Using Ethereum is expensive. Us smart contract developers are eternally doomed to the fate of locking ourselves in dank dark basements every day to optimize gas usage, so that our fancy DeFi protocols won’t make our users bankrupt.

Of all the operations done by smart contracts, storage writes & reads usually take up most of the gas usage. EVM storage is made intentionally expensive, because it’s expensive for Ethereum nodes to store data for the rest of time.

Or so you’d think.

It turns out that permanent data are not made equal. Ethereum smart contracts have access to two types of permanent data: storage, where you put all the persistant variables of your contract; and code, where you put the logic of the contract.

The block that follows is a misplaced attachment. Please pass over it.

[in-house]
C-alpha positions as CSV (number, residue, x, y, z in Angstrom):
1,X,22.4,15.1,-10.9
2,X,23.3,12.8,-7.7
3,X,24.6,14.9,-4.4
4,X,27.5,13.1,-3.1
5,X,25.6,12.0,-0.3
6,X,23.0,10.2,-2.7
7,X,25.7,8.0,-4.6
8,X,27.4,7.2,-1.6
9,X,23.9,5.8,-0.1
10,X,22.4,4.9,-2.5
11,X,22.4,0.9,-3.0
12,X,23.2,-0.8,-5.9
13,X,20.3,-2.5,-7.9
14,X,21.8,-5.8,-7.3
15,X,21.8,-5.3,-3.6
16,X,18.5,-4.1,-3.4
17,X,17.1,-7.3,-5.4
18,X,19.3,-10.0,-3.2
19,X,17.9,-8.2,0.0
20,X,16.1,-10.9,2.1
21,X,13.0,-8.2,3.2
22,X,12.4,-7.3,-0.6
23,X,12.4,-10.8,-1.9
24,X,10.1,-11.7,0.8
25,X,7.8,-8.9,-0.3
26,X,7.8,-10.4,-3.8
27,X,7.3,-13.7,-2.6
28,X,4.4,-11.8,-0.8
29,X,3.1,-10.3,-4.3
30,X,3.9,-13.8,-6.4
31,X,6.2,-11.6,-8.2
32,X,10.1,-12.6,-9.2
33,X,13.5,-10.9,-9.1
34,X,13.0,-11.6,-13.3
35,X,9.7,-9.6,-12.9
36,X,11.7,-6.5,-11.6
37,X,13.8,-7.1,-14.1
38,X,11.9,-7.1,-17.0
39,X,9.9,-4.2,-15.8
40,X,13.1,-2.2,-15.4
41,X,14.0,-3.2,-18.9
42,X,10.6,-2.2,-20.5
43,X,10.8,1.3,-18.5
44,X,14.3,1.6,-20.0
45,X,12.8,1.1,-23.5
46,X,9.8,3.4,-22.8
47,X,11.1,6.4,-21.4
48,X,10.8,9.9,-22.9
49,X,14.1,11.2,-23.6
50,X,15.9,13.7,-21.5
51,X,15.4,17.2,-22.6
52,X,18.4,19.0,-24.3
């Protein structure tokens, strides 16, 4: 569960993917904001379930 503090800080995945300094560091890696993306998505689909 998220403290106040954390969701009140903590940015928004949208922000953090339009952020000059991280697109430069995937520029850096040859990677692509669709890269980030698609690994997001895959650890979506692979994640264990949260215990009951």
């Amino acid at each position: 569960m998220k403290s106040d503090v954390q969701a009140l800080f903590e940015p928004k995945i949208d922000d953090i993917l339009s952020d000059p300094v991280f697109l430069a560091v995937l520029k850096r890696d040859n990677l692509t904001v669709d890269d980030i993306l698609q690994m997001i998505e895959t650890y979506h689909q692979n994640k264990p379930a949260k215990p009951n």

Writing to the storage is expensive: setting the value of a single 32-byte storage variable costs 2900 gas, or 20000 gas if you’re setting a variable with zero-value to a non-zero value. Reading from the storage is also expensive: reading the value of a single 32-byte variable costs 2100 gas. For comparison, computing a single addition costs 3 gas, and a single multiplication costs 5 gas.

Accessing code, on the other hand, is much cheaper. Exactly how much cheaper I don’t want to explain, because it’s pretty messy, but the TL;DR is it’s several times cheaper (read the yellow paper to learn more). The rationale is that code and storage are structured differently: code is just a big blob of bytes that can’t be modified after writing, whereas storage allows contracts to write to any slot in its $2^{256}$ address space however many times as desired, so there’s quite a bit of overhead.